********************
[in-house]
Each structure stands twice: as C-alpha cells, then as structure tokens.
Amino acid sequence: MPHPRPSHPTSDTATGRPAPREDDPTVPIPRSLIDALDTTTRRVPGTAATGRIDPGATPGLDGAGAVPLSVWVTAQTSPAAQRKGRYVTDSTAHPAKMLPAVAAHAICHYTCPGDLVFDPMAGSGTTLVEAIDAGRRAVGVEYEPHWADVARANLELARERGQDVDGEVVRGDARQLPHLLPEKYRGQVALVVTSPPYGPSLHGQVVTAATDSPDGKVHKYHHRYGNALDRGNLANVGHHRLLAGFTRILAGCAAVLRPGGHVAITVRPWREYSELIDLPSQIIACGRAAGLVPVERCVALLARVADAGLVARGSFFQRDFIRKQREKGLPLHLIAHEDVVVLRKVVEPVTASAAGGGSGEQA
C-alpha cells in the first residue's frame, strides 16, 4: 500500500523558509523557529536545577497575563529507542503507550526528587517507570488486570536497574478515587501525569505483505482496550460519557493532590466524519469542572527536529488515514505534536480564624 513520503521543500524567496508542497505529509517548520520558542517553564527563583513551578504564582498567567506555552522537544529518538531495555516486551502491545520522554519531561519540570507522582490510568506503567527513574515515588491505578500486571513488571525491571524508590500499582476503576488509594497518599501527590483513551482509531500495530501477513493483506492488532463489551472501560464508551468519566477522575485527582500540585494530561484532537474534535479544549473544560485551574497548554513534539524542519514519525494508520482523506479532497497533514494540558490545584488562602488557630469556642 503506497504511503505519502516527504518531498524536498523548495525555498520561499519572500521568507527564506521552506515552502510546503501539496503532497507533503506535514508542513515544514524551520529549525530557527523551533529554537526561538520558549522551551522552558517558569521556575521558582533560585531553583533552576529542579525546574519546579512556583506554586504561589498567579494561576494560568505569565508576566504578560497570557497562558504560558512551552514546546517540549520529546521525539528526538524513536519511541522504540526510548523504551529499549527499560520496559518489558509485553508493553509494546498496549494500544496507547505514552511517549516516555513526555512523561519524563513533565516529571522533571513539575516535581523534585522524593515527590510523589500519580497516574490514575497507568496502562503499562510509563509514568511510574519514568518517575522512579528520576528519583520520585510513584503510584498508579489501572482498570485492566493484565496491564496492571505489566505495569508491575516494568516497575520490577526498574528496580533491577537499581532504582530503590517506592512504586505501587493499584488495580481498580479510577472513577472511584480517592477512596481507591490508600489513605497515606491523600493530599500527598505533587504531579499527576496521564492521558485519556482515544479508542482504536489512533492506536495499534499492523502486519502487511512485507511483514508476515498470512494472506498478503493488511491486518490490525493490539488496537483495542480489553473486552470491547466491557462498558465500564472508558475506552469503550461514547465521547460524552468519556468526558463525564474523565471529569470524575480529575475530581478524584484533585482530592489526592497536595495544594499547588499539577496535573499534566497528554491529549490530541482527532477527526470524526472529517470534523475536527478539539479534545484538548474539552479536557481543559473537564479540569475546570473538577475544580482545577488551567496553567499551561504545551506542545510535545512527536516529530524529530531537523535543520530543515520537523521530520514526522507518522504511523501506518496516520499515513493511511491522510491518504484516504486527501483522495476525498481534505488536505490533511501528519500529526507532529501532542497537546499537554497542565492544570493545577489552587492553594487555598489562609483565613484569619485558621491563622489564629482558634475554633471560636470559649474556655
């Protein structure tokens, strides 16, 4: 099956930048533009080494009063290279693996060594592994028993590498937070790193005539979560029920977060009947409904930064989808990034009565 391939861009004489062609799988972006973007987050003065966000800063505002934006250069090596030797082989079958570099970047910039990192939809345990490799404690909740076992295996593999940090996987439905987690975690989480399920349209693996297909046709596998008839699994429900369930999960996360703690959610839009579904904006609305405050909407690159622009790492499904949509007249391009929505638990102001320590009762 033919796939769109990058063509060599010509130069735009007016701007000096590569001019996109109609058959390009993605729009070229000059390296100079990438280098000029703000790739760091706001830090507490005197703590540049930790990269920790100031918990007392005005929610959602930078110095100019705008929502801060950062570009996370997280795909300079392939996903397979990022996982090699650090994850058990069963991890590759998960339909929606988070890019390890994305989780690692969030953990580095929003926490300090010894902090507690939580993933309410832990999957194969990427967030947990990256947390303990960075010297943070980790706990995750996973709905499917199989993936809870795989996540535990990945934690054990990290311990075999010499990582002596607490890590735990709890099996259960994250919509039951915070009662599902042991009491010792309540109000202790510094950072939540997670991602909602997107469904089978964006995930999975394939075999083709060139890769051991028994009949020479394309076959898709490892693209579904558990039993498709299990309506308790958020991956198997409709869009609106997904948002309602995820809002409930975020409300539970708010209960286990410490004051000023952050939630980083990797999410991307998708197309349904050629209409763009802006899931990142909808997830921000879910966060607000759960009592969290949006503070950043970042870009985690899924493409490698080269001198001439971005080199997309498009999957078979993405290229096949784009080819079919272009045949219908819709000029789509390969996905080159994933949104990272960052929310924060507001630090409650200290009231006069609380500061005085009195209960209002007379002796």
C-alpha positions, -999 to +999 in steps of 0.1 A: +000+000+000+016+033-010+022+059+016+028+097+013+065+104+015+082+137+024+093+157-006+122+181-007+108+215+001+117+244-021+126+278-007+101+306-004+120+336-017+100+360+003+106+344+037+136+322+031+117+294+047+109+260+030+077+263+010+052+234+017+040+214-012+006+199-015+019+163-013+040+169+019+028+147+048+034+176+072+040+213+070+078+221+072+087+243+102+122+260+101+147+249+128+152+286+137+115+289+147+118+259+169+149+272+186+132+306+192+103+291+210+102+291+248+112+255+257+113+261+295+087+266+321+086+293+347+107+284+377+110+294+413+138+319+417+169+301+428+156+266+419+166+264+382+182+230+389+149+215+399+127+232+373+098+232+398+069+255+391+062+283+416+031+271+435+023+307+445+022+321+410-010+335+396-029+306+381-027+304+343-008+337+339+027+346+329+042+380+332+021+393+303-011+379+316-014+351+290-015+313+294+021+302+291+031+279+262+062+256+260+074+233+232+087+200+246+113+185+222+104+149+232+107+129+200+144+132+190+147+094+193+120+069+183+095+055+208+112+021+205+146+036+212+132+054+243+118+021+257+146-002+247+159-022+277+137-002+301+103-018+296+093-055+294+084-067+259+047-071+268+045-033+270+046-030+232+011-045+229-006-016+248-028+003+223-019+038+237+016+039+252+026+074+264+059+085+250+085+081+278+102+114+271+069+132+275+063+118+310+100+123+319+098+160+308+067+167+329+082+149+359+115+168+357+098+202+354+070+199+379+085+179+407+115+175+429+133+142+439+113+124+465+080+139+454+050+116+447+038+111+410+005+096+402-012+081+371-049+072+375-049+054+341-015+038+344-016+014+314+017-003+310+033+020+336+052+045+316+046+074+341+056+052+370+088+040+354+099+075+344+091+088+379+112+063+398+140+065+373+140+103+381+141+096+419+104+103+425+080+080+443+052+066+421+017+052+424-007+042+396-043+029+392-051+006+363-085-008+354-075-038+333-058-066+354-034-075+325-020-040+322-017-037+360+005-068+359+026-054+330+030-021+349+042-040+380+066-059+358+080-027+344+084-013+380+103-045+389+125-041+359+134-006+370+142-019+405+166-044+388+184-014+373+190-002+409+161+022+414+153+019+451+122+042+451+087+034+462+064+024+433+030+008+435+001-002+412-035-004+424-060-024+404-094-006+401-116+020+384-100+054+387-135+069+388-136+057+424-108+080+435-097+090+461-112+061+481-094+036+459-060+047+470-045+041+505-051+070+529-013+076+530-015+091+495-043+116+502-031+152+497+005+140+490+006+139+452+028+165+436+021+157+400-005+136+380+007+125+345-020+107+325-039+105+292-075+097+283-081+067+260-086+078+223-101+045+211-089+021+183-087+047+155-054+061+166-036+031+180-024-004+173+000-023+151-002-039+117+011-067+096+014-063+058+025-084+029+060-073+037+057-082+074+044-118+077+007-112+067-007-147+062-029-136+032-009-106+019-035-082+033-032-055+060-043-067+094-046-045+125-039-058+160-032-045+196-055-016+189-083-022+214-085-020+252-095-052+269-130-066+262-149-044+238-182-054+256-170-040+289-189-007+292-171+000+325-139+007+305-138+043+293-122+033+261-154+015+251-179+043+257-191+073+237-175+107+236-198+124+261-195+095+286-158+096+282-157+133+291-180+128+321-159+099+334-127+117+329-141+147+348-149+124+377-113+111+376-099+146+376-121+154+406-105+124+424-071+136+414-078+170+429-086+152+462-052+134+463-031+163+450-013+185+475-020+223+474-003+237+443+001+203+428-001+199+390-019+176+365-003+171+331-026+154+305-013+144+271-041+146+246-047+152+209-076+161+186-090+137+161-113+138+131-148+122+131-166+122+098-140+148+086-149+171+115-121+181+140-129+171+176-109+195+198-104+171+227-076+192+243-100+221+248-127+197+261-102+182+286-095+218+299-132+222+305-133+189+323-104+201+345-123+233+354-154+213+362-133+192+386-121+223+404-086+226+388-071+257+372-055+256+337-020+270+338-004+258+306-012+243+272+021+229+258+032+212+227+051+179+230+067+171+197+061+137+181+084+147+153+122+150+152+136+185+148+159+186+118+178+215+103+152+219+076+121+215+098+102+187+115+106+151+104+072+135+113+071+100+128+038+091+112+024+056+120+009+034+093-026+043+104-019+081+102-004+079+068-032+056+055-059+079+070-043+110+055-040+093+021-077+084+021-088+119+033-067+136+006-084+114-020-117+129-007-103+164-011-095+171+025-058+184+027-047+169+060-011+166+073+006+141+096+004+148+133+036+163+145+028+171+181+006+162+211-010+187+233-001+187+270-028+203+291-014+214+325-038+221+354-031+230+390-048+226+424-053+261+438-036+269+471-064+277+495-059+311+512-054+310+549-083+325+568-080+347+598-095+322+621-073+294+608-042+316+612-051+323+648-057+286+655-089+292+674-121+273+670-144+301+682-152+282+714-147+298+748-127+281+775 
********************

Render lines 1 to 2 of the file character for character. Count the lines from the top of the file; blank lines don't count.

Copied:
[in-house]
Each structure stands twice: as C-alpha cells, then as structure tokens.